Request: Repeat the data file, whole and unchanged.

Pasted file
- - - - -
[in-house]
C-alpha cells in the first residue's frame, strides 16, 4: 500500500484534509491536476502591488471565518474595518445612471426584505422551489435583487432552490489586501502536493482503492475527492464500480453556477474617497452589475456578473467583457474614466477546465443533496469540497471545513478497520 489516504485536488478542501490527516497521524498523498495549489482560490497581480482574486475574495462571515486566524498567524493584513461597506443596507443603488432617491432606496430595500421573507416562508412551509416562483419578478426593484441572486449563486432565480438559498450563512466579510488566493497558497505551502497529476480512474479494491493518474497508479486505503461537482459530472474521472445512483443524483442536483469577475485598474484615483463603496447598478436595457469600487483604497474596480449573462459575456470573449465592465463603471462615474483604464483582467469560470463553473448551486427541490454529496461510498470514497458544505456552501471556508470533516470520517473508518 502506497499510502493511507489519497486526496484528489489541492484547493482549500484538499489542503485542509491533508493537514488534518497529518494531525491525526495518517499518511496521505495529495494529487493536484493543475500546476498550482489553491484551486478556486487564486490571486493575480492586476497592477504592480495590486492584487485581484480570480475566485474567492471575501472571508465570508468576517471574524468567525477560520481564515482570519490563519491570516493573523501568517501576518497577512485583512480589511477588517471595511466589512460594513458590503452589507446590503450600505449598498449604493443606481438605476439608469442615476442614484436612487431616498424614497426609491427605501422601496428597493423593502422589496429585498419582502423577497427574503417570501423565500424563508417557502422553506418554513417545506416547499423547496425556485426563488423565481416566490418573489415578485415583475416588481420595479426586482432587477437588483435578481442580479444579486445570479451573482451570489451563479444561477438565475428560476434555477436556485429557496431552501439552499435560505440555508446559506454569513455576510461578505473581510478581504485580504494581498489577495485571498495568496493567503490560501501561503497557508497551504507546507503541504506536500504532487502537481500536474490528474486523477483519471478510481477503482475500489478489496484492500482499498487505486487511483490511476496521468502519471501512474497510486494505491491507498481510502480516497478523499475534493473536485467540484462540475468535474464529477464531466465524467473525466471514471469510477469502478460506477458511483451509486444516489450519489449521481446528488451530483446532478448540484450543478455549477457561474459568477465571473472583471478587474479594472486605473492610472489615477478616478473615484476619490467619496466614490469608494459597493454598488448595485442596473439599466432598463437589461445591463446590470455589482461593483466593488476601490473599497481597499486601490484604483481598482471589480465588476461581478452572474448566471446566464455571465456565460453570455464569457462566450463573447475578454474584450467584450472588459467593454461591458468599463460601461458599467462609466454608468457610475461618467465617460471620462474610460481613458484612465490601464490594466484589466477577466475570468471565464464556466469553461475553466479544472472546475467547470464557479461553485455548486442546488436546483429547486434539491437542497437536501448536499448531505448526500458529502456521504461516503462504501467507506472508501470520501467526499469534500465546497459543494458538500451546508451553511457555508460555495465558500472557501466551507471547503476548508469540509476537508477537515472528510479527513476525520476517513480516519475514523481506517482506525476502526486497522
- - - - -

[in-house]
C-alpha cells in the first residue's frame, strides 16, 4: 500500500484534509491536476502591488471565518474595518445612471426584505422551489435583487432552490489586501502536493482503492475527492464500480453556477474617497452589475456578473467583457474614466477546465443533496469540497471545513478497520 489516504485536488478542501490527516497521524498523498495549489482560490497581480482574486475574495462571515486566524498567524493584513461597506443596507443603488432617491432606496430595500421573507416562508412551509416562483419578478426593484441572486449563486432565480438559498450563512466579510488566493497558497505551502497529476480512474479494491493518474497508479486505503461537482459530472474521472445512483443524483442536483469577475485598474484615483463603496447598478436595457469600487483604497474596480449573462459575456470573449465592465463603471462615474483604464483582467469560470463553473448551486427541490454529496461510498470514497458544505456552501471556508470533516470520517473508518 502506497499510502493511507489519497486526496484528489489541492484547493482549500484538499489542503485542509491533508493537514488534518497529518494531525491525526495518517499518511496521505495529495494529487493536484493543475500546476498550482489553491484551486478556486487564486490571486493575480492586476497592477504592480495590486492584487485581484480570480475566485474567492471575501472571508465570508468576517471574524468567525477560520481564515482570519490563519491570516493573523501568517501576518497577512485583512480589511477588517471595511466589512460594513458590503452589507446590503450600505449598498449604493443606481438605476439608469442615476442614484436612487431616498424614497426609491427605501422601496428597493423593502422589496429585498419582502423577497427574503417570501423565500424563508417557502422553506418554513417545506416547499423547496425556485426563488423565481416566490418573489415578485415583475416588481420595479426586482432587477437588483435578481442580479444579486445570479451573482451570489451563479444561477438565475428560476434555477436556485429557496431552501439552499435560505440555508446559506454569513455576510461578505473581510478581504485580504494581498489577495485571498495568496493567503490560501501561503497557508497551504507546507503541504506536500504532487502537481500536474490528474486523477483519471478510481477503482475500489478489496484492500482499498487505486487511483490511476496521468502519471501512474497510486494505491491507498481510502480516497478523499475534493473536485467540484462540475468535474464529477464531466465524467473525466471514471469510477469502478460506477458511483451509486444516489450519489449521481446528488451530483446532478448540484450543478455549477457561474459568477465571473472583471478587474479594472486605473492610472489615477478616478473615484476619490467619496466614490469608494459597493454598488448595485442596473439599466432598463437589461445591463446590470455589482461593483466593488476601490473599497481597499486601490484604483481598482471589480465588476461581478452572474448566471446566464455571465456565460453570455464569457462566450463573447475578454474584450467584450472588459467593454461591458468599463460601461458599467462609466454608468457610475461618467465617460471620462474610460481613458484612465490601464490594466484589466477577466475570468471565464464556466469553461475553466479544472472546475467547470464557479461553485455548486442546488436546483429547486434539491437542497437536501448536499448531505448526500458529502456521504461516503462504501467507506472508501470520501467526499469534500465546497459543494458538500451546508451553511457555508460555495465558500472557501466551507471547503476548508469540509476537508477537515472528510479527513476525520476517513480516519475514523481506517482506525476502526486497522